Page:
5 Felicitas von Lovenberg Laudatory speech China s rapid development continues to amaze the entire world. The Middle Kingdom is industrious, hyper-modern and super rich. But has China become more familiar to us now that the Chinese drive the same cars, covet the same fashion labels and use the same Internet as we do? Do we know more about the home of 1.4 billion people because life in major Chinese cities has come to resemble our metropolitan lives to such a large degree? And is it proof of our cultural open-mindedness that we embrace Feng Shui in our offices and use chop sticks more or less proficiently? One could expect me to stand here today and tell you that Liao Yiwu is a bridge builder, a person whose work deepens our understanding of the unknown China, making all the big differences seem smaller. But that wouldn t be right. The opposite is true: Liao Yiwu s own biography and his books numerous portraits afford us a sobering, indeed disturbing look behind the façade of this great country. The contrast between everyday life at the lowest levels of society and our perceptions of modern China could not be more glaring. * How easy it is to say that no human feeling is alien to a writer. But in this case it actually applies. For when Liao Yiwu portrays fundamental emotions hunger, pain, fear, loneliness he does so not only as a result of authorial empathy, but also due to his own very bitter experiences. The author need invent nothing, embellish nothing and exaggerate nothing to evoke injustice, humiliation and torture. His will to bear witness remains and is not limited to his personal fate. Indeed, Liao Yiwu describes Chinese society through the eyes of those whose voices are otherwise never publicly heard: rickshaw drivers, corpse washers, petty criminals, beggars, toilet cleaners, barmaids, monks, street musicians. These are destinies that have been lost along China s journey out of its thousands of years of history and tradition and into the 21st century. In his most recent work published in Germany under the title Die Kugel und das Opium, the author shows us the country from the perspective of those who have escaped from the dungeons as he did himself. The chronicler lets the people speak for themselves, never putting words into their mouths. However, in order to allow these individuals to articulate themselves, they must first be persuaded to speak. Liao Yiwu feels obliged to a poetics of truth, an oral history of China consolidated in literature. This poet, who has sometimes referred to himself as a recorder of time, is more than a precise listener with a phenomenal memory, as is demonstrated in his most important work. For a Song and a Hundred Songs is a powerful adventure novel about a man who is imprisoned to learn the meaning of fear, and who, after being released from prison, turns the tables and challenges the Chinese authorities through his books. In the opinion of these authorities, the poet took an irrevocable wrong turn on 4 June 1989, the day of the bloodbath on Tiananmen Square, when he circulated his poem Massacre. The previous night Liao Yiwu had hurriedly written it out and recorded it on tape; his almost visionary verse seems to anticipate the bloodbath that would take place hours later when the military violently put an end to the student demonstrations on the Square of Heavenly Peace. Like all of Liao Yiwu s poetry, the highly expressionistic poem is easily understood; the agony and the horror provoked by the poem have great immediacy not without warrant is Massacre repeatedly compared to Paul Celan s Death Fugue in both its impact and meaning. The poem nearly cost Liao Yiwu his life and catapulted him onto the world s literary stage; but, at the time, the young avant-garde poet, who up to that point had not thought much about politics, penned Massacre as a vehement response to a Canadian friend s accusation that he loved neither his country nor his compatriots. 5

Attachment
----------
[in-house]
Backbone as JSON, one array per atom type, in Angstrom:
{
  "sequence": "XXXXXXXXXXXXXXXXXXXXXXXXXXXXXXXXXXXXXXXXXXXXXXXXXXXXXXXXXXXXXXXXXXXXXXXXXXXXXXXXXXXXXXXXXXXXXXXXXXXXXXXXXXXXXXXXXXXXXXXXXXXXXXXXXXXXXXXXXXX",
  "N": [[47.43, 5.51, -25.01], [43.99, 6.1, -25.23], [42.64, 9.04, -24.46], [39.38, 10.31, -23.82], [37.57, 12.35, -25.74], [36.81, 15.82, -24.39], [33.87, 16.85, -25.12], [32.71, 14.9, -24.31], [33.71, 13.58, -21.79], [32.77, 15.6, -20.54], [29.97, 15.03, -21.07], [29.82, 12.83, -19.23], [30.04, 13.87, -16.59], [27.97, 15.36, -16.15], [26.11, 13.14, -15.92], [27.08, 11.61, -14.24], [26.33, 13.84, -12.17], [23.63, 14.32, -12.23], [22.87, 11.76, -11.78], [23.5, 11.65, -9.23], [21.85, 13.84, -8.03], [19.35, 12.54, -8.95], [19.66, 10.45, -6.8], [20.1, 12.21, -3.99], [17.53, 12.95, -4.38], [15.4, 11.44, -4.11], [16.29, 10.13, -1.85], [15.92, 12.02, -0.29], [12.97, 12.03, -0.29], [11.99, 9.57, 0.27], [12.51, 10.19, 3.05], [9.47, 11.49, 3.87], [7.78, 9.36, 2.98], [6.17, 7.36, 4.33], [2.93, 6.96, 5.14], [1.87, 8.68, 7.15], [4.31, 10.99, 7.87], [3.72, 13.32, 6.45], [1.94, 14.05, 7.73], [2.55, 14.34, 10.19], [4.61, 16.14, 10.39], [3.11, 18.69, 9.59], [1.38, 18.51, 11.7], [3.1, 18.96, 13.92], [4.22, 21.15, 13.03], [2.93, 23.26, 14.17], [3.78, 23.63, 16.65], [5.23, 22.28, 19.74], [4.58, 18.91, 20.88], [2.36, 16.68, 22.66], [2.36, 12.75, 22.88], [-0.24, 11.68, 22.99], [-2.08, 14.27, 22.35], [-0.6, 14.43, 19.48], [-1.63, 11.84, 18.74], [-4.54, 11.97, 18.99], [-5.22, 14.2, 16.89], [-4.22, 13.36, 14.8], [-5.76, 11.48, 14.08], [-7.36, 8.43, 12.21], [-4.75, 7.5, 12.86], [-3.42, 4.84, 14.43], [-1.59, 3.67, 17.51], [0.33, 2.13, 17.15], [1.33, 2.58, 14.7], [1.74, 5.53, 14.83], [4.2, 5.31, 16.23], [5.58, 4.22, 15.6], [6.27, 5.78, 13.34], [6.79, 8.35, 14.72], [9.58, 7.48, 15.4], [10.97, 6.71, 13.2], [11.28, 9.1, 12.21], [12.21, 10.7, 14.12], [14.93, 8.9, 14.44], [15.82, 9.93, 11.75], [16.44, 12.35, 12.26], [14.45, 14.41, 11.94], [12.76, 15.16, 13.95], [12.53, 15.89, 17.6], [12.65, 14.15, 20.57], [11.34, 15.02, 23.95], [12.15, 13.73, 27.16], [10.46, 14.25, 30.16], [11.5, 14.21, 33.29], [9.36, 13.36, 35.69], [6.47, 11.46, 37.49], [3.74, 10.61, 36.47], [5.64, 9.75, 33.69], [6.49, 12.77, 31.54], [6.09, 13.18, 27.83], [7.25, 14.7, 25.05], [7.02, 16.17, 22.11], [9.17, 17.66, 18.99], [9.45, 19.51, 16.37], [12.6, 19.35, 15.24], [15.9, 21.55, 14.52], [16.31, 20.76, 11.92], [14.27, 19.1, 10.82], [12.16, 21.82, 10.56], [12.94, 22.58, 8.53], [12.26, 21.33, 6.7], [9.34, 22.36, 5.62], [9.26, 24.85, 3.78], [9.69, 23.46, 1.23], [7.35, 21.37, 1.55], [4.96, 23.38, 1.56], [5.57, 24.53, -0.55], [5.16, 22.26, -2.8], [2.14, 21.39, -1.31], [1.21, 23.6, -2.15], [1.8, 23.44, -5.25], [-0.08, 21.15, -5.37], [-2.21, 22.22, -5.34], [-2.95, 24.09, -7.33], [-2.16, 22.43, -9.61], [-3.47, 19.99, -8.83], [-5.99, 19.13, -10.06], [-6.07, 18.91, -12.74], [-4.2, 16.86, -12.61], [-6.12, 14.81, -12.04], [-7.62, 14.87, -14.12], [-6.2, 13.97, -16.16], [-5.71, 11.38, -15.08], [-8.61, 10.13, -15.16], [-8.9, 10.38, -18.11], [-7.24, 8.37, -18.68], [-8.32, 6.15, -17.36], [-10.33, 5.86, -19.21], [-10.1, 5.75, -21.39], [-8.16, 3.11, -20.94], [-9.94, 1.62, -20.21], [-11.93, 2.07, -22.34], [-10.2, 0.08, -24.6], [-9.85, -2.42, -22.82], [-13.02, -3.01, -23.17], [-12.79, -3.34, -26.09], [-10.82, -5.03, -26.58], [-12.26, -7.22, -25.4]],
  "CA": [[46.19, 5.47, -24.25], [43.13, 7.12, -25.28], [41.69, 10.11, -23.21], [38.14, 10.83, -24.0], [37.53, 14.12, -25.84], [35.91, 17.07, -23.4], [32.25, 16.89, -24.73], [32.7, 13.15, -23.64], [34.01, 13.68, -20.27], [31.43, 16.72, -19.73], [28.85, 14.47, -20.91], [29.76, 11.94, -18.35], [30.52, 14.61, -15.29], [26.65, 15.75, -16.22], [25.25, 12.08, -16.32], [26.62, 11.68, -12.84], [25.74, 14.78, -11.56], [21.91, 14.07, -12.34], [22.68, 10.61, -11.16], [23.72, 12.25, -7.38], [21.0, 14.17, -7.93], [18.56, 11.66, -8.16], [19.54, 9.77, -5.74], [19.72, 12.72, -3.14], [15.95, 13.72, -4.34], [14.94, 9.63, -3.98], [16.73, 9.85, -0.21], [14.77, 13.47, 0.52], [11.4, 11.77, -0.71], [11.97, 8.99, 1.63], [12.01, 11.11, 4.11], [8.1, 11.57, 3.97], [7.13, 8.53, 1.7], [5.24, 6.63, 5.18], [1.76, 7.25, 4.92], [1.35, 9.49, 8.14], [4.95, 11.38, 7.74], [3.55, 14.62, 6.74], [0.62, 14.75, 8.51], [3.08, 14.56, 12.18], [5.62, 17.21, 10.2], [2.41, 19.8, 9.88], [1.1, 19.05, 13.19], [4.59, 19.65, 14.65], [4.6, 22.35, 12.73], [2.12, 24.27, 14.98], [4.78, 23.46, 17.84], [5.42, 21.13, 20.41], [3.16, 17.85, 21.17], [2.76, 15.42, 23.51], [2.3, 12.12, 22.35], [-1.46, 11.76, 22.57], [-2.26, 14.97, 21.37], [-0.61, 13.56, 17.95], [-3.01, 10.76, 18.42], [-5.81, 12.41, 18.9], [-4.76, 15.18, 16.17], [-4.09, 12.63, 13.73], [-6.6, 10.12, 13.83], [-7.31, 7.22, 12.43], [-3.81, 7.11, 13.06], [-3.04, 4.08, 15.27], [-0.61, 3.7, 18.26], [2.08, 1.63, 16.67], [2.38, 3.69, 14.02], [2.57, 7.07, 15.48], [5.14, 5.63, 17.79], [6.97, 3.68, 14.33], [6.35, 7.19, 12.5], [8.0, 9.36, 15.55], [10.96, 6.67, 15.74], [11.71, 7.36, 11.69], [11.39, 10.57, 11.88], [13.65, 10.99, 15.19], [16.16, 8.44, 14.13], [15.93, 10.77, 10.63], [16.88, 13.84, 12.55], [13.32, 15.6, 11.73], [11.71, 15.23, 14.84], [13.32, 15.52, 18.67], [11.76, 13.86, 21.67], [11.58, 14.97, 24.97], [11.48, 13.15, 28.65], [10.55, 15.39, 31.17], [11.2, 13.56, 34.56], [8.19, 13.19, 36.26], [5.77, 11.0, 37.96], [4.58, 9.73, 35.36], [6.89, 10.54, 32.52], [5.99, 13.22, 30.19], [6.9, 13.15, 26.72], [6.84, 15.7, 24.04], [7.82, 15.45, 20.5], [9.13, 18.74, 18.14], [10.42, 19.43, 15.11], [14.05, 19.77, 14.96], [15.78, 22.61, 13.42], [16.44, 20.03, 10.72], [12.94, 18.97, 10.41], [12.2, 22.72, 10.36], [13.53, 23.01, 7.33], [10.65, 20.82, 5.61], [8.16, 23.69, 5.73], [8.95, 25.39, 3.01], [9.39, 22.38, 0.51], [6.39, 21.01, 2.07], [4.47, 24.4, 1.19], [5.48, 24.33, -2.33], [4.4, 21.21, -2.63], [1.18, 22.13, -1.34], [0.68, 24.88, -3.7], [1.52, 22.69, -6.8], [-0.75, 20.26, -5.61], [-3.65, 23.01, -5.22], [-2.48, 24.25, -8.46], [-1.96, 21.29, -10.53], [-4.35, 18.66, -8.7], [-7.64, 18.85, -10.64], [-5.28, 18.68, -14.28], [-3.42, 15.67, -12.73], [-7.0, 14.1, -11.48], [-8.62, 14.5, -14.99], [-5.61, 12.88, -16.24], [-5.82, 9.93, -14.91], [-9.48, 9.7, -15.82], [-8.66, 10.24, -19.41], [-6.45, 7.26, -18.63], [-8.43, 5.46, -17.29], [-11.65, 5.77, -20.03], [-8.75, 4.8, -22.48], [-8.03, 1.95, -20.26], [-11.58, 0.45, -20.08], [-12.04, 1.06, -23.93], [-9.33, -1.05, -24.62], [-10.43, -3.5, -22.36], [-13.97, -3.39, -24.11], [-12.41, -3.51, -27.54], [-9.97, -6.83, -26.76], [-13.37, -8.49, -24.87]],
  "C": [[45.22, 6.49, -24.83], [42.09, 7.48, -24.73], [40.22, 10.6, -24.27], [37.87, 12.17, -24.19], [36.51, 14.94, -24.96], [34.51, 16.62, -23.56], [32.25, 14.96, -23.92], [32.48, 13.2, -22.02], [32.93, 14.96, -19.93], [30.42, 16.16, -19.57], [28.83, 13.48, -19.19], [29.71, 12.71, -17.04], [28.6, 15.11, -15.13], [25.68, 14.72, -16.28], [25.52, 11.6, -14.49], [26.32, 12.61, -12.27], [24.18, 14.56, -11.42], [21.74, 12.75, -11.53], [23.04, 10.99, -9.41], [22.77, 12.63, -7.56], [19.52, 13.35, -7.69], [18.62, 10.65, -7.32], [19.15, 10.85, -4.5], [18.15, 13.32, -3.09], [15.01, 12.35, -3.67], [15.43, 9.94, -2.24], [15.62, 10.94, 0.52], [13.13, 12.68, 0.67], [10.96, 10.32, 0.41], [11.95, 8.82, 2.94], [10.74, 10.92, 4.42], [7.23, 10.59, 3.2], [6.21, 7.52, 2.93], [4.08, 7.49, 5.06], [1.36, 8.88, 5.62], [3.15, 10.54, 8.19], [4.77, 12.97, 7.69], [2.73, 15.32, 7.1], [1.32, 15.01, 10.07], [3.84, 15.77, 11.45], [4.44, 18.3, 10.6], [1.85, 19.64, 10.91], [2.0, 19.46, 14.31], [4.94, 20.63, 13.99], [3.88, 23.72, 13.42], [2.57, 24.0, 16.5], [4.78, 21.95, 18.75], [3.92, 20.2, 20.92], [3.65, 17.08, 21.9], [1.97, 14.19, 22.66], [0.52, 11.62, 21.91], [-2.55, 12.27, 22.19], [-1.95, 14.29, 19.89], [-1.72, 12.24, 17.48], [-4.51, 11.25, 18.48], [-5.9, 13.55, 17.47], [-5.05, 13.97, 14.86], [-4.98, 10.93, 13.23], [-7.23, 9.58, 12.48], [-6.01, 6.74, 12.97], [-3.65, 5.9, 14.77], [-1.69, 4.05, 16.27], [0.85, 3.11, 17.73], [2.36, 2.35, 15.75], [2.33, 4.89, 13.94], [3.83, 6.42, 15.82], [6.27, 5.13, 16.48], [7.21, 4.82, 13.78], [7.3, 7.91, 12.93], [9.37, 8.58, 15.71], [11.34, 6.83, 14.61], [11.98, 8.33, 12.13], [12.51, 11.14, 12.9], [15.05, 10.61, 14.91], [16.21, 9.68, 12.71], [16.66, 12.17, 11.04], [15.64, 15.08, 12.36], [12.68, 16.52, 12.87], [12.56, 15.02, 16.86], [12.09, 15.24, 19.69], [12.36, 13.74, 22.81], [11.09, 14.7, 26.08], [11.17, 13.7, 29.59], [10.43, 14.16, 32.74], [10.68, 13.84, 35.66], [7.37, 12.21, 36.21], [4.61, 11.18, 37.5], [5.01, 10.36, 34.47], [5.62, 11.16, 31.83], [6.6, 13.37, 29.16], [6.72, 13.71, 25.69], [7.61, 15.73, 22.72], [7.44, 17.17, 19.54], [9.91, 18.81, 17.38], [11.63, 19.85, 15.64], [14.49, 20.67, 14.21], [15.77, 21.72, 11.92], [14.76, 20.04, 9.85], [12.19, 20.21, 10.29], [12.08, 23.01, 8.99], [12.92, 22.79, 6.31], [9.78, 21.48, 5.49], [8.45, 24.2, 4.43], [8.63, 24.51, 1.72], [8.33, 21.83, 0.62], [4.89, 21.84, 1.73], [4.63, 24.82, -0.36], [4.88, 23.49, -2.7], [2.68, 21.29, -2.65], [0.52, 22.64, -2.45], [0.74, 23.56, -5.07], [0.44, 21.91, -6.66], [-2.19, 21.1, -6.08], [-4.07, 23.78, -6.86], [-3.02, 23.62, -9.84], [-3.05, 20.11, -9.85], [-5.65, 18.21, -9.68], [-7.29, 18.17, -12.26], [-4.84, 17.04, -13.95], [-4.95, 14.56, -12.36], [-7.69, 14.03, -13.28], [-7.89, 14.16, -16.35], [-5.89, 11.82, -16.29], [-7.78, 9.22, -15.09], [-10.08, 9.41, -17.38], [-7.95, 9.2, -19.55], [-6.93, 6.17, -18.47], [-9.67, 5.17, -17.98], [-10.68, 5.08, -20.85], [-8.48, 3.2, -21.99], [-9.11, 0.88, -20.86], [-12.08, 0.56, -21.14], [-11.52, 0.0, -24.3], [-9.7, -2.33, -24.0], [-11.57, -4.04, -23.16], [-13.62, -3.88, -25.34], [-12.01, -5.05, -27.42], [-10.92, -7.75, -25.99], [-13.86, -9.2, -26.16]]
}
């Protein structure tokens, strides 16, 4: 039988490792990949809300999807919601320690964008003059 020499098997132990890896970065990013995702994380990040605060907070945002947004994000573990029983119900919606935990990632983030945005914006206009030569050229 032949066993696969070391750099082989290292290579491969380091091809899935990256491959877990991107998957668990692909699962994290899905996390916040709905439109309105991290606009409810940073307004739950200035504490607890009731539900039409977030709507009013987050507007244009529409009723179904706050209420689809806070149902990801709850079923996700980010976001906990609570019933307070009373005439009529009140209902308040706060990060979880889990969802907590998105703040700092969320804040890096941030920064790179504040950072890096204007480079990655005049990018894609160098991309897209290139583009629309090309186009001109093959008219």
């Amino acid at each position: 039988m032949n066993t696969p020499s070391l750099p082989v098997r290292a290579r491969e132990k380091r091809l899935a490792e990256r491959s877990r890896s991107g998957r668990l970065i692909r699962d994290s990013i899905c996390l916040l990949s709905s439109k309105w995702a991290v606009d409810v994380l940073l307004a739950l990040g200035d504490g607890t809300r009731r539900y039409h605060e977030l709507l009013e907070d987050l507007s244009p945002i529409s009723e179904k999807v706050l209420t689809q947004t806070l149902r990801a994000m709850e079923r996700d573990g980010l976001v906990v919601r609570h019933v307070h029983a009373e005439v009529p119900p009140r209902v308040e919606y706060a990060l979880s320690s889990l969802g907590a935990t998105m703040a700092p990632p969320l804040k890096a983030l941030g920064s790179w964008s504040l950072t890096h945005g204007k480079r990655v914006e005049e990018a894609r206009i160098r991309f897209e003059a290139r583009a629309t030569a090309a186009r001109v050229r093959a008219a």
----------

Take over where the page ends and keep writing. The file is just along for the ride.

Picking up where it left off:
6 The authorities, however, saw no patriotism in his verse; they threw him in prison for disseminating counterrevolutionary propaganda. When he was released after four years and just as many prisons, Liao Yiwu took up the life of a street musician with the flute that he had learned to play in prison. And he systematically continued what had become a means of survival during his imprisonment: talking with people situated at the lowest strata of society. His interviews, collected in a volume titled Interviews with People from the Bottom Rung of Society, provide an urgent portrait of non-globalised China, a counter-narrative to China s official portrayal of itself as an economic power. The authorities quickly regretted allowing the initial publication of this book in his home country, and Liao s work has since been officially unavailable in China. Due to its repeated confiscation by the authorities, his extensive memoir, For a Song and a Hundred Songs, had to be written three times before it was finally able to be published abroad. His request to travel outside of the country was denied seven times, with heightened public notice three years ago when China was the guest country of the Frankfurt Book Fair. It has since become forbidden to mention his name in his native land. * Those who did not keep quiet during and, above all, after the Tiananmen Square massacre were banished to a place where China thought even Liao Yiwu would be silenced: the margins of society, a realm where those who were not still physically and spiritually broken by their prison time would find an audience only of people like themselves. Because after being imprisoned, whether for two, four or fourteen years, no one returns to his old life. Liao Yiwu attests to this fact in Die Kugel und das Opium, a collection of conversations that he conducted in secret, requiring great effort and risk to do so. Most merely exchange their small prison for a big one while losing their work, their wives and their homes; many are forced to move in with and live off their elderly parents or to roam the country as homeless vagabonds. Their bodies may have escaped the executioner, but what ultimately threatens to demoralise them is the constant ineffectiveness of their suffering, not only because the expectation that the June 4 insurgents would be rehabilitated and compensated has not yet been fulfilled, but also because no one takes any interest in the so-called rowdies of June 4 except the secret police. And Liao Yiwu. For many years he tracked down victims of the official historiography and, with much patience, convinced them to talk. He presents these fatal lives using the raw material of the individual portraits. He once described how painstaking and tedious this literary process is: There is nothing particularly aesthetic about meeting these protagonists. They are very ordinary people, struggling, fighting for their existence and their survival. There are often only a few captivating minutes in a story; you have to pick the essential bits. It s like being in a dark cave: suddenly you notice a light in the dark, a mouse hole with two tiny glinting eyes peeking out. Then I can t tear myself away. The same is true for his readers. His newest book conveys to us both the anger and sadness as the bloodstains and memories of 1989 continue to fade with each passing year. The masses, which seemed to lose their senses in lunging into the country s transformation, became so pragmatic overnight, so united in their love of money. Liao Yiwu denounces this historical amnesia that replaced memory with wealth. After being released, convicts find this shift in mentality to be particularly glaring. As the street fighter Doug Shengkun expressed: Life outside has changed so dramatically, the city has changed so dramatically, but above all, the people have changed so dramatically; we were gone for too long, they didn t prepare us for this. We are yesterday s people! We are rubbish! We are forgotten! Liao Yiwu fights to prevent the people of June 4 from being forgotten, along with those who carried China s economic and technological revolution on their backs. He tirelessly documents what the Communist Party wants not to be written. We can recognise how effectively those people ostracised and repressed by the booming Middle Kingdom have been silenced when we consider the fact that the author needed seven years just to gather his material for Die Kugel und das Opium. He was unable to publish many interviews because his interviewees later became fearful and withdrew their consent; others didn t want to rehash their memories of times past. Was it really worth it? That 6